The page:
The Earth consists of three layers. The outer layer of Earth we live on is called the crust. It’s about 18 miles thick.
Below the crust lies an 1,800-mile thick layer called the mantle. A combination of molten rock and gases called magma lies between the Earth’s crust and the mantle. The innermost layer is called the core.
A volcano is a mountain that extends down to a pool of magma between the crust and mantle. It’s basically a hole in the Earth from which magma can erupt. The name “volcano” comes from the name of Vulcan, a god of fire in Roman mythology.
Volcanoes are like huge safety valves that release the pressure that builds up inside the Earth. When pressure builds up, eruptions occur. Magma shoots up through the volcano and flows down its sides. When magma flows out of a volcano, we call it lava. Fresh lava can be as hot as 2,200° F, glowing red or white as it flows.
Eruptions can cause mudslides, avalanches, and floods. Volcano eruptions have knocked down entire forests and triggered tsunamis and earthquakes.
As they erupt, volcanoes spew huge clouds of volcanic ash into the atmosphere. The ash consists of tiny bits of rock and glass. Ash clouds can cover hundreds of miles, creating problems for airplanes and changing weather patterns. Volcanic ash can also damage the lungs and cause other respiratory problems for those who breathe it.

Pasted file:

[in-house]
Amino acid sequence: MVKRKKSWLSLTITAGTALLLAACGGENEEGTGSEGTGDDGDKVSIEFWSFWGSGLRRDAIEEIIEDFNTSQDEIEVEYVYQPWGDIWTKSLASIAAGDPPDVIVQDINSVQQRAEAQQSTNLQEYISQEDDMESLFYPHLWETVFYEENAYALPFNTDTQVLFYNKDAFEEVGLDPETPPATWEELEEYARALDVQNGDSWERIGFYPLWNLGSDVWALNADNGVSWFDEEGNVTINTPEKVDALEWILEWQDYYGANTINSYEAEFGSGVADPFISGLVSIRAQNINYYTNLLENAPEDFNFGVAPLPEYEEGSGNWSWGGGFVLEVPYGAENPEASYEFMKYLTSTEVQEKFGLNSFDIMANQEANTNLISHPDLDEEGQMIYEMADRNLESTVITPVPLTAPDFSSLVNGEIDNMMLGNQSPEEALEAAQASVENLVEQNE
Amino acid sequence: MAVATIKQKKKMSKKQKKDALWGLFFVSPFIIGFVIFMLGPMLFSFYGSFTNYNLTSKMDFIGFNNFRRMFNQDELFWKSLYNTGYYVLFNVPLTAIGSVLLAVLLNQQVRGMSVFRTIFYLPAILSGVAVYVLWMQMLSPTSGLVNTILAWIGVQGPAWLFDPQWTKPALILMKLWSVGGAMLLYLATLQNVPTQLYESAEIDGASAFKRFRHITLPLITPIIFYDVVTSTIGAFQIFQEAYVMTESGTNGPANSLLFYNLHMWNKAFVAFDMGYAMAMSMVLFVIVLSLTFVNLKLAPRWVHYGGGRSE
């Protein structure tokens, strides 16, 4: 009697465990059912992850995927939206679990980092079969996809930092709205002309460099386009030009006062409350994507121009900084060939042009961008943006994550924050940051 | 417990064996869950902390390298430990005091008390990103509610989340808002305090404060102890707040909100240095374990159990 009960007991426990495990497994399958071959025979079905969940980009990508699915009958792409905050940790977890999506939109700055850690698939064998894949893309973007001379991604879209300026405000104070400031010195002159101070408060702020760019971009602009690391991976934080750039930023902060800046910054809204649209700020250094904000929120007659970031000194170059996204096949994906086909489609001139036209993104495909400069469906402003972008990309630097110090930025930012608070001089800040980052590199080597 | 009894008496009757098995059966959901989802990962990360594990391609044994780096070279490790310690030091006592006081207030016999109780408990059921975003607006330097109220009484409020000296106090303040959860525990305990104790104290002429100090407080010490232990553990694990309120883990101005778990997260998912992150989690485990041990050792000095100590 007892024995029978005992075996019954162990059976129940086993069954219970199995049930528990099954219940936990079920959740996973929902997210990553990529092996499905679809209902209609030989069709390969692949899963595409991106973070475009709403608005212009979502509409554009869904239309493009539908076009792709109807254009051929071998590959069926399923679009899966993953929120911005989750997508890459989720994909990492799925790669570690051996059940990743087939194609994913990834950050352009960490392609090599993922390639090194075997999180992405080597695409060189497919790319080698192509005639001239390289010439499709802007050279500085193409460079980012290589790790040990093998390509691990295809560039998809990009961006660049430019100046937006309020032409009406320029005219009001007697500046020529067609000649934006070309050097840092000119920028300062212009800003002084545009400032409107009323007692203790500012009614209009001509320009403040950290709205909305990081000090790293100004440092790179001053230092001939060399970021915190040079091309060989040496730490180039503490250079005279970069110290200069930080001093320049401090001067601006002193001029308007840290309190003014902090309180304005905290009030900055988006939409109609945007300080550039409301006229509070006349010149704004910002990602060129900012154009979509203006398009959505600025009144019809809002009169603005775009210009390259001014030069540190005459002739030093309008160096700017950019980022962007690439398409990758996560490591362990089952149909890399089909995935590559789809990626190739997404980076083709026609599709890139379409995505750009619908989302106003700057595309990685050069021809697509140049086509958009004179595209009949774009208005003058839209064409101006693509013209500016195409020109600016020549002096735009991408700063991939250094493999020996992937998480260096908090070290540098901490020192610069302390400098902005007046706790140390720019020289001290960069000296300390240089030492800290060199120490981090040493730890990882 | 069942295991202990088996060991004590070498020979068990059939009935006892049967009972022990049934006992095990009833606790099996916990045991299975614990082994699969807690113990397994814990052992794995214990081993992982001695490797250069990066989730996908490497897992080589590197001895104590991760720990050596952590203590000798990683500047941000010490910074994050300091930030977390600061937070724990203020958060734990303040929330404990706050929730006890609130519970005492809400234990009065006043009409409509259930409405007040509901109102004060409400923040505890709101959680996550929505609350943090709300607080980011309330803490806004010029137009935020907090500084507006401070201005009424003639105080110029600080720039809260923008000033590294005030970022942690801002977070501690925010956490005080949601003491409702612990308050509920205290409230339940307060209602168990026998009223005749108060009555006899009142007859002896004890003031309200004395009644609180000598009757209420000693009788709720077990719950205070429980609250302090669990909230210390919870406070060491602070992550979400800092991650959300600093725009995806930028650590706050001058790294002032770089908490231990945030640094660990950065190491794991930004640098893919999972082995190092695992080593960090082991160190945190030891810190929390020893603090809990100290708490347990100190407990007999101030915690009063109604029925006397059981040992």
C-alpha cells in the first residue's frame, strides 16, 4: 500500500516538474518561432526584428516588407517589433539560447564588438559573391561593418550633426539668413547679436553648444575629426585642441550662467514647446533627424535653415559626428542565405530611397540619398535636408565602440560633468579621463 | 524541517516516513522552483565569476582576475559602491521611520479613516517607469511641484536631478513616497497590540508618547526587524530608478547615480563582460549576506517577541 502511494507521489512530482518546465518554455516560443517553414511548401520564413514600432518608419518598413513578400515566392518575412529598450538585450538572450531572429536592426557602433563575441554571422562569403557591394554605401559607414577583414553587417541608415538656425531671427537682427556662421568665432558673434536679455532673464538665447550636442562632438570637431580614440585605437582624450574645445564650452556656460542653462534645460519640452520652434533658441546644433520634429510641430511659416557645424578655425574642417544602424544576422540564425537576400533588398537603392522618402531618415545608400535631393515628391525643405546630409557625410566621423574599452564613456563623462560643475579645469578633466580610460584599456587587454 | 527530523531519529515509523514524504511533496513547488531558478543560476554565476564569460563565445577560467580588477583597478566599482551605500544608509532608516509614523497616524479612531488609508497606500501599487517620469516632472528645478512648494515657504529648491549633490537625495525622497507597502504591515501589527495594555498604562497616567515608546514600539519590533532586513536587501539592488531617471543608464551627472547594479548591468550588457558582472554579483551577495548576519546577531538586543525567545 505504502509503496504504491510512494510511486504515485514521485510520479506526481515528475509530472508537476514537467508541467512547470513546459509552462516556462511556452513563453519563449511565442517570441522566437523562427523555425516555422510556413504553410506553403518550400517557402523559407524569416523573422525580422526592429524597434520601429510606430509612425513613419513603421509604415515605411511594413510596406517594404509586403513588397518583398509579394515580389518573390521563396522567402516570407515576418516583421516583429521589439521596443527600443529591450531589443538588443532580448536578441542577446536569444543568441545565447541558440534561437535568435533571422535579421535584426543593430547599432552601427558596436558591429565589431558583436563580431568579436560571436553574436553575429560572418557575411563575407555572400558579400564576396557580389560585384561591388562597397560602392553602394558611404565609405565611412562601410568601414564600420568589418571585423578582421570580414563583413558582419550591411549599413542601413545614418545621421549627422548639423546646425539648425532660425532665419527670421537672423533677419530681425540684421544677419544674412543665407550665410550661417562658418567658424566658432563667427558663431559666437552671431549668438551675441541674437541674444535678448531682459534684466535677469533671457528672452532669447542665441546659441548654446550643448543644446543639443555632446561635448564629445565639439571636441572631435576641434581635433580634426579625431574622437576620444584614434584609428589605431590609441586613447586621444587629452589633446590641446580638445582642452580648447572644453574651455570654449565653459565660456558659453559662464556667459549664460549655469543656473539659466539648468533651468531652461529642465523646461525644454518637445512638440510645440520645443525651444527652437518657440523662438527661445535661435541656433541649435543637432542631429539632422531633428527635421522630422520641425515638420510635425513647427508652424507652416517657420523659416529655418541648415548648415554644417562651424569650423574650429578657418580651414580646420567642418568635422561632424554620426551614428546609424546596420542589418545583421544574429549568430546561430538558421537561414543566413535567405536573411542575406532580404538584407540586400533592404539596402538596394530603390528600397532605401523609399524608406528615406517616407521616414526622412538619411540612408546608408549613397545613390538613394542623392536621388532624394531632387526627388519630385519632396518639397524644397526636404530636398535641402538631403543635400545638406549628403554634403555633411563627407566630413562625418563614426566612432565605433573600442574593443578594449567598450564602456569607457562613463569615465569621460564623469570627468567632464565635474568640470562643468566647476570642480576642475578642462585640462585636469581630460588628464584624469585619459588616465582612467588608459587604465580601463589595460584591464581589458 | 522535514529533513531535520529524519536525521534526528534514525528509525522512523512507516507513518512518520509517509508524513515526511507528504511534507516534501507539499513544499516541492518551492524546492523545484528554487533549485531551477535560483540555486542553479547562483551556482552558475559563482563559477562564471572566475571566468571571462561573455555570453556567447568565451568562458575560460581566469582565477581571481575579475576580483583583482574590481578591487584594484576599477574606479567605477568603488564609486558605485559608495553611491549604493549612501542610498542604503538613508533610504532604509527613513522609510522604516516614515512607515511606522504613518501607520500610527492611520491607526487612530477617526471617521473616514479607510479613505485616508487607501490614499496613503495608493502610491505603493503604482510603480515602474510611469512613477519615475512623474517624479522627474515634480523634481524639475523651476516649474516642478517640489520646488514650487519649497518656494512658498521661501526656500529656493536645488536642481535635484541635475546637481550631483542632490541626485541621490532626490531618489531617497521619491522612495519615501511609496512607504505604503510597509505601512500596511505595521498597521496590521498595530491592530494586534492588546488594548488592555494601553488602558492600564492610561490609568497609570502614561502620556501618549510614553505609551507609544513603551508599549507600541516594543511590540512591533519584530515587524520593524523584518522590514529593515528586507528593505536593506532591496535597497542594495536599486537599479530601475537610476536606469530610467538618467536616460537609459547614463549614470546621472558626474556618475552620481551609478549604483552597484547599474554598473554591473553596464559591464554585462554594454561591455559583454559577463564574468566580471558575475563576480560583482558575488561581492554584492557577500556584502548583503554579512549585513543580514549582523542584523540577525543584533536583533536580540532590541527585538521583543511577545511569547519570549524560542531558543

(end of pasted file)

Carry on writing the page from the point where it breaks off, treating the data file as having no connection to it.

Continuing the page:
The United States contains several active volcanoes, mainly in Hawaii, Alaska, California, Oregon, and Washington. Hawaii and Alaska have the greatest chance of experiencing eruptions near areas where many people live.
Here are some interesting facts you may not know about volcanoes:
- Historical records exist for almost 600 volcanoes around the world, while some scientists believe there are over 1,500 active volcanoes! No one really knows for sure how many volcanoes exist under the oceans.
- Over half of the world’s volcanoes arise in a belt around the Pacific Ocean called the Ring of Fire.
- On any particular day, approximately 20 volcanoes are in the process of erupting.
- The “danger zone” of a volcano extends for up to 20 miles in all directions.
- On May 18, 1980, Mount St. Helens erupted in Washington, killing 58 people and causing over $1 billion in property damage.